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  • Faithful to my Homeland, the Republic of Poland

     

  • MILENA SKUPIŃSKI

  • "That first period after emigration is challenging. This is the moment when you test your character and prove your determination."

     

     

     

    I came to the United Kingdom in 2005 on what I saw back then merely as an adventure. I had just finished a secondary school, and my friend who was studying travel and tourism was about to be sent to Blackpool for work experience. At the very last minute someone dropped out from the group, and she asked me if I wanted to go with her. It did not take me long to think about it - and I decided to give it a try. Consequently, I have stayed here to this day.
     
    After nearly five years I felt confident enough to enrol on a course at Lancaster University. Whilst in full-time education, I kept working in several part-time jobs: during the week I was cleaning in homes and colleges, while at weekends I was doing extra shifts at a local fish and chips shop or a petrol station.
     
    Back then I would sometimes have to cope with some unpleasant situations because of being Polish. One weekend someone at the fish and chips shop threw change in my face and told me to go back to my country after hearing my foreign accent. Fortunately, the more I was climbing up the career ladder, the less exposed I was to such behaviours. In the professional world Poles have a good reputation because everybody knows that when we take on a job, it will be done thoroughly and on time. I believe this recognition of our work ethics has helped me in my career.
     
    These first months after migration are the most challenging. You need to shield yourself from everything that is happening around you and focus exclusively on the goal that you want to achieve so that you do not get stuck in those temporary jobs forever. In a way, this is the moment when you prove your determination, and test own character. This moment will make or break you.
     
    After graduating from the university, I started my work in accounting and carried on gaining further professional qualifications. Right now, I am preparing for another exam which will open the way for me to climb further up the corporate ladder.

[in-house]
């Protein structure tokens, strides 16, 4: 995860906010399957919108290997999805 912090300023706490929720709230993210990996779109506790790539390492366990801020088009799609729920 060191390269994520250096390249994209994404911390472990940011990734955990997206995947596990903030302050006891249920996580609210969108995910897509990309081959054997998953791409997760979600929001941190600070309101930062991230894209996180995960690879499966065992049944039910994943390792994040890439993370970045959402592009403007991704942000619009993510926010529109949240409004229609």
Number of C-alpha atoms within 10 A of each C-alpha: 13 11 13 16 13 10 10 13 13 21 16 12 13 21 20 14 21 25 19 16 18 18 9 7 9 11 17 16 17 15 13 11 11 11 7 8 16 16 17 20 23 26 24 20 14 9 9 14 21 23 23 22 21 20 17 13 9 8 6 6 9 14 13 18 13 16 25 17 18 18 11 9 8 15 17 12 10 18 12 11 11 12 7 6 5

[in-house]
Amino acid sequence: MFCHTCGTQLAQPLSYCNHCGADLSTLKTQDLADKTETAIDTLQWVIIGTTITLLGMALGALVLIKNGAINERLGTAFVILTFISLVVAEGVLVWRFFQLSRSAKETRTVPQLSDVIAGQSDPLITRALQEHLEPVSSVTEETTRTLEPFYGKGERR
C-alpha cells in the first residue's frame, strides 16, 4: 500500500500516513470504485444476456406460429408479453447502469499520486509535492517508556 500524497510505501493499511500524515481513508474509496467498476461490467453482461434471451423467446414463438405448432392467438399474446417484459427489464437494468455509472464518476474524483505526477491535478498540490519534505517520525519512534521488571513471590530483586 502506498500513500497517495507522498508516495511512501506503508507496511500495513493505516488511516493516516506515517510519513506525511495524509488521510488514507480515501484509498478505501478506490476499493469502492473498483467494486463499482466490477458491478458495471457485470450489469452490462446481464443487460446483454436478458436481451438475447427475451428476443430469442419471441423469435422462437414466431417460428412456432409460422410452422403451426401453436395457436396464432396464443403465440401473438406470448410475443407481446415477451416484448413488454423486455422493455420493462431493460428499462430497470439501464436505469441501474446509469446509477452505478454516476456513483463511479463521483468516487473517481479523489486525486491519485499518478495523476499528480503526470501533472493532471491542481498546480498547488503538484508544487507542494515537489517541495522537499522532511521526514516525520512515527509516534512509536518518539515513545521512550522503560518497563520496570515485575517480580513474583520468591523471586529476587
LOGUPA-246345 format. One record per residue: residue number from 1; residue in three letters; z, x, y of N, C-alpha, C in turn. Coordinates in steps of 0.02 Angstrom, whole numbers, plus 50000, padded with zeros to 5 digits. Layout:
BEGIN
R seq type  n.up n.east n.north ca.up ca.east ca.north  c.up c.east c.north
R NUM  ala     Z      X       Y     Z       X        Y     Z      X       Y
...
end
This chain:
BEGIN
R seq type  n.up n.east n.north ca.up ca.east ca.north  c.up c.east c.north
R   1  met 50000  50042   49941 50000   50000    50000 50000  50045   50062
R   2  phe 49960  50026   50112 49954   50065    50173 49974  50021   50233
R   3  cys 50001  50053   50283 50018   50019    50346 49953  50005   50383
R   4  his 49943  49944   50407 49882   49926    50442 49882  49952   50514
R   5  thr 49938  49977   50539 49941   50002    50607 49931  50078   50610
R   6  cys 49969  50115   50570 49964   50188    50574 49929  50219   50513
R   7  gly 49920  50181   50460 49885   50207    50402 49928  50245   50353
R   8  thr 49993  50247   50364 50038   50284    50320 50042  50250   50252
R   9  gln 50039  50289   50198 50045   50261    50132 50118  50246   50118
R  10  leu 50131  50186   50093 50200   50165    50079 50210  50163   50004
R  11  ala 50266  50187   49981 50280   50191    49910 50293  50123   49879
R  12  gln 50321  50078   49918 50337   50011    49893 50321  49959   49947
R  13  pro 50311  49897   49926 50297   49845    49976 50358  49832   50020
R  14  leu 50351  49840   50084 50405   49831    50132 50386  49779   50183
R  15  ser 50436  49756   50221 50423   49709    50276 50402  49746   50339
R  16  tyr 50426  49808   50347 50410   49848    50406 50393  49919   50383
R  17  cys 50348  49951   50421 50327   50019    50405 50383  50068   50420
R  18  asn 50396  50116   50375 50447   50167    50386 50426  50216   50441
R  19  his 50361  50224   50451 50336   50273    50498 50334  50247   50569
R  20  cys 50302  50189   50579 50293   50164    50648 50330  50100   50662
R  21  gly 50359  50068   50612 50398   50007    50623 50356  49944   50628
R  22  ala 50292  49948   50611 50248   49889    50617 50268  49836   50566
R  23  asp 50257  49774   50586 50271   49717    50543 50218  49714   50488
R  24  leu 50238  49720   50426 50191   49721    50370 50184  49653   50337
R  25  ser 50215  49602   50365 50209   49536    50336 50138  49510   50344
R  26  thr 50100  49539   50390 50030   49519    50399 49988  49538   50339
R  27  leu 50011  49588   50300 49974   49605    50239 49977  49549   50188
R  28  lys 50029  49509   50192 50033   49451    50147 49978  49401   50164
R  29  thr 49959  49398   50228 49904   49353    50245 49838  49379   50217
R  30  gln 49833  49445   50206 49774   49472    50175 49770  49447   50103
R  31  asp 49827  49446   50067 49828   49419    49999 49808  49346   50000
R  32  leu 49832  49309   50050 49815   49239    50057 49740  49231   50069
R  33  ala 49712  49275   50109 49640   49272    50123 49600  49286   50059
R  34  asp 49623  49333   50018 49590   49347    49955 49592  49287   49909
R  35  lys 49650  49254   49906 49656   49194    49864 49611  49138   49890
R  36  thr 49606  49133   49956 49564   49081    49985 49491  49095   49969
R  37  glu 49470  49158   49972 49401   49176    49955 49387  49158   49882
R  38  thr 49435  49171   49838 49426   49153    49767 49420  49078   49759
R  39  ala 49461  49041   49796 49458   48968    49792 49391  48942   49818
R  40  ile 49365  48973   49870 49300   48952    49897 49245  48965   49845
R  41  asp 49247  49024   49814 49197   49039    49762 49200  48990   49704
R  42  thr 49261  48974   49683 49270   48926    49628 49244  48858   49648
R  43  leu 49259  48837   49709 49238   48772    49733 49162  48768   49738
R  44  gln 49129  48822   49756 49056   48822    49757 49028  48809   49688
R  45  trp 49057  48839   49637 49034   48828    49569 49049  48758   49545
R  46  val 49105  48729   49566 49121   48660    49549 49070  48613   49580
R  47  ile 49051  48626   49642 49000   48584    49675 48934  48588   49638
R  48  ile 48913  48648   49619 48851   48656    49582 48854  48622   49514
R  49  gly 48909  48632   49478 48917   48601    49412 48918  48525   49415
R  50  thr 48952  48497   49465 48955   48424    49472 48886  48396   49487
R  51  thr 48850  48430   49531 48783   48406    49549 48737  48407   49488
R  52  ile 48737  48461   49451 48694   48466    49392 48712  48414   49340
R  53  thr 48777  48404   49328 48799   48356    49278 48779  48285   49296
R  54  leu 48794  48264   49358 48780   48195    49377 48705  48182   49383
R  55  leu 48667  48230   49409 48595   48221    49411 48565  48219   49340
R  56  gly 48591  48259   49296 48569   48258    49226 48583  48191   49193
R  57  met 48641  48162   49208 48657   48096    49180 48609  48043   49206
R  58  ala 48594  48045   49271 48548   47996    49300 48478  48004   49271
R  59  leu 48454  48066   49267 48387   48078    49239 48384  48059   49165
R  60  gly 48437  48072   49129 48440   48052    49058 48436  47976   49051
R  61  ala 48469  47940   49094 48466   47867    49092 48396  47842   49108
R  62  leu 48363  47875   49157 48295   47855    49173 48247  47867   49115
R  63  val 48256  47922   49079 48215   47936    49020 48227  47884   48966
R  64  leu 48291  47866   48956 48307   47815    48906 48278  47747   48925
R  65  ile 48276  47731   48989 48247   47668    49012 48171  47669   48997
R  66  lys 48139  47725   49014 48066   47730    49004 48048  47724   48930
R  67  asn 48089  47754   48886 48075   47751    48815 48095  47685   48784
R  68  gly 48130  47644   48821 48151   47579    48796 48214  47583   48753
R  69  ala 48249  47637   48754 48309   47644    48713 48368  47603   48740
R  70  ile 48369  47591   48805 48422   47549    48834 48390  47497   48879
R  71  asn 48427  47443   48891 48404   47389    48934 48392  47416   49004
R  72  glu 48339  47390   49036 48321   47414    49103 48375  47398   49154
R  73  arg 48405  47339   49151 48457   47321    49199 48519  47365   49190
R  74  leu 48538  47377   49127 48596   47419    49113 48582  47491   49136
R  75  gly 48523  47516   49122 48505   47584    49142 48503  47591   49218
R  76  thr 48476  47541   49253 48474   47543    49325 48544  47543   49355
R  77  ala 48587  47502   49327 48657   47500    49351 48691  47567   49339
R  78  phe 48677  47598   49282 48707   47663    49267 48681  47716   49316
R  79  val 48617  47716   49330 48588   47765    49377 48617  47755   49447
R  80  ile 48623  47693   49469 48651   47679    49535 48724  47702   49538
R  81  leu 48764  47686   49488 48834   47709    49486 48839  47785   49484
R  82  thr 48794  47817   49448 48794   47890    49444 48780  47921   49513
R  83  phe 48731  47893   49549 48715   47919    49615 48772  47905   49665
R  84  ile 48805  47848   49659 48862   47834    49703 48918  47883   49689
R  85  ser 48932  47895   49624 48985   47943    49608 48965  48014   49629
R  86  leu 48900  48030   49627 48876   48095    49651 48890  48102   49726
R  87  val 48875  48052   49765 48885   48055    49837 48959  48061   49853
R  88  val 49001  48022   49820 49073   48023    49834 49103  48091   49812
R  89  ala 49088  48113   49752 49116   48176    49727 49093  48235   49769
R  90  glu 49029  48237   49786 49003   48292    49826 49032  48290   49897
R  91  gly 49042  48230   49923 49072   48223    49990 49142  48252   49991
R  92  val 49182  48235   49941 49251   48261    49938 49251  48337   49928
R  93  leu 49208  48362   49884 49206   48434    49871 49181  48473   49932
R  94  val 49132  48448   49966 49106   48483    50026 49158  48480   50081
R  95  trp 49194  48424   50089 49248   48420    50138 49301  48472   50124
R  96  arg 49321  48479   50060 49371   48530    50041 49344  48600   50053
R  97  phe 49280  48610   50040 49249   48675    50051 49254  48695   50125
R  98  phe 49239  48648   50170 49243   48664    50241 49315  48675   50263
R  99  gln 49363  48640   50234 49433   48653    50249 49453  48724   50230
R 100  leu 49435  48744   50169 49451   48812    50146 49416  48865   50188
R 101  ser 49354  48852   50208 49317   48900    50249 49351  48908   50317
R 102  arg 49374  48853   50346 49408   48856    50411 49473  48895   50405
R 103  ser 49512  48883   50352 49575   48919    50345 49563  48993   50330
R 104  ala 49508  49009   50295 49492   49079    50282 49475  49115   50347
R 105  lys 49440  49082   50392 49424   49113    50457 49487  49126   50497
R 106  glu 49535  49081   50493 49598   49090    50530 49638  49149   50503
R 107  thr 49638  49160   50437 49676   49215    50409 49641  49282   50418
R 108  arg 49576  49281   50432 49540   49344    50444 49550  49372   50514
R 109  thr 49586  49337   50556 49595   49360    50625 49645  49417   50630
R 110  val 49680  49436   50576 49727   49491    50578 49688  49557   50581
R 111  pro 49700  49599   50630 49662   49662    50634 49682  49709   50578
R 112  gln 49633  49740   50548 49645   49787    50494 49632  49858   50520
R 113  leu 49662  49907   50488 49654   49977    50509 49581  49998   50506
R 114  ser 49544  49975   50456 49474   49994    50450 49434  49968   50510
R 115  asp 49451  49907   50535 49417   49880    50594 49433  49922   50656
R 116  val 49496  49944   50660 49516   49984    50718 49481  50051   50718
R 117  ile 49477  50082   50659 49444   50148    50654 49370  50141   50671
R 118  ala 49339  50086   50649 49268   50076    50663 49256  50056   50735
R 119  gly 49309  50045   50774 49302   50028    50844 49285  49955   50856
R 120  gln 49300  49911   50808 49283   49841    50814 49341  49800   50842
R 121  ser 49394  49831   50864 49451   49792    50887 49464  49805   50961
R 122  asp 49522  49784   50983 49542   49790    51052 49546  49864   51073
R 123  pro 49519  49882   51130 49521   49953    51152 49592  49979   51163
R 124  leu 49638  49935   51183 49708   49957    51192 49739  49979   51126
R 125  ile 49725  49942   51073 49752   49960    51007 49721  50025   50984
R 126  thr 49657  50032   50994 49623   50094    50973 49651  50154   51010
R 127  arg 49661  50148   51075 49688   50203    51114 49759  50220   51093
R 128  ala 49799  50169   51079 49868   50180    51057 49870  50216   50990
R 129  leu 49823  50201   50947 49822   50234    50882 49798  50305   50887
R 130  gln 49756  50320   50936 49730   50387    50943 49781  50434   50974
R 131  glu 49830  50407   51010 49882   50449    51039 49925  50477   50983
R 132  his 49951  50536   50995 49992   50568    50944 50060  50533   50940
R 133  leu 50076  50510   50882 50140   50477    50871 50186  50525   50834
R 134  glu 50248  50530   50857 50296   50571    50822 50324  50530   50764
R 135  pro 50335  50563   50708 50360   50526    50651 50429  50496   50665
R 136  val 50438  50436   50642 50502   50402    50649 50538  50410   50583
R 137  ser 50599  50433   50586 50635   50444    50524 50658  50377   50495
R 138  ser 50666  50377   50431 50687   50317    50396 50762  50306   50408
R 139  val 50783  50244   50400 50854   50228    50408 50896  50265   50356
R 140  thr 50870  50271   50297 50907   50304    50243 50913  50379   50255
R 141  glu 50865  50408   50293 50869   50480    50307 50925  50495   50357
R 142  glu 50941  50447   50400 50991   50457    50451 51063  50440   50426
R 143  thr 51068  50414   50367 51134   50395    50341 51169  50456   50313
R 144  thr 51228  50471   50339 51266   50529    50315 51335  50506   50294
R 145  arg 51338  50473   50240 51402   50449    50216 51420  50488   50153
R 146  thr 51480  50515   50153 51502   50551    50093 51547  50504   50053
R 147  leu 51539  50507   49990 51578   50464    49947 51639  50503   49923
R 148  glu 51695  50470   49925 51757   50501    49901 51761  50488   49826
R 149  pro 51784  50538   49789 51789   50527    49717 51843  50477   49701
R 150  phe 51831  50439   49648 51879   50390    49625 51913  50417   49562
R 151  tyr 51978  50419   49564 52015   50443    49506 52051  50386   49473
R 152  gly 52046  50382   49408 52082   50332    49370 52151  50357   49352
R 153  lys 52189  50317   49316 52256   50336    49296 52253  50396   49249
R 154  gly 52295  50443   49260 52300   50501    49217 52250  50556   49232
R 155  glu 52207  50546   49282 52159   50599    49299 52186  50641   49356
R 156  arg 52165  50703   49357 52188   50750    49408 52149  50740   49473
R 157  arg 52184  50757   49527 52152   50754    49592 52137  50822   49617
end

I have applied for a position with the NHS three times - and got lucky third time round. Working in the public sector not only gives me sense of security, but is also genuine pride. We employ over 6,500 people, specialise in really difficult field of cardiology, and every day save lives of people from all over the county being responsible for lives of as many as 400,000 people. Our branches include Blackpool, Fylde and Wyre, but also Cumbria in Lake District.

    There are many women in leadership positions in our trust, so they can inspire us to grow even further. Both the head of my division and the CEO of the Trust are women, which shows there is no glass ceiling that we need to shatter. Everything is up for grabs.

    Apart from my work in accounting, I also regularly support our Polish patients with translations. Being hospitalised is never easy, but through this work I can support them through this difficult and stressful time.
     
    I sometimes hear people say that immigrants are only a burden for the NHS. My job helps me see the actual state of affairs: I know how much we rely on migrant nurses and doctors, and I am Polish, too. I do my best not to get in any heated debates about it, because it seems to be literally impossible to bring them round to a different point of view, and it costs me too much stress.

    I feel these opinions play a prominent role for many members of the public - after all, as many as 67,5 pc of people in Blackpool voted Leave. You get to feel sometimes that some people are not happy about Poles and immigrants. This sentiment and wider uncertainy about Brexit has a certain impact of how I think about my future here. On the other hand, after so many years in the UK, not only do I think, read and write in English but I really genuinely feel that I belong here - and this is something no one will be able to take away from me.

    My Christian faith is important to me, and provides a great way to integrate more with the British, too. I am deeply involved with the local Catholic community, and as the only women and Pole I also support our diocese using my expertise in finance.
     
    In recent years the influx of Poles have revived many older parishes that were on the brink of closing down - but now are thriving once again. It helps us get to know the British a bit better, but also look after our Polish heritage - and, quite simply, stick together.

     

    Words: Jakub Krupa

    Picture: Jadwiga Brontē

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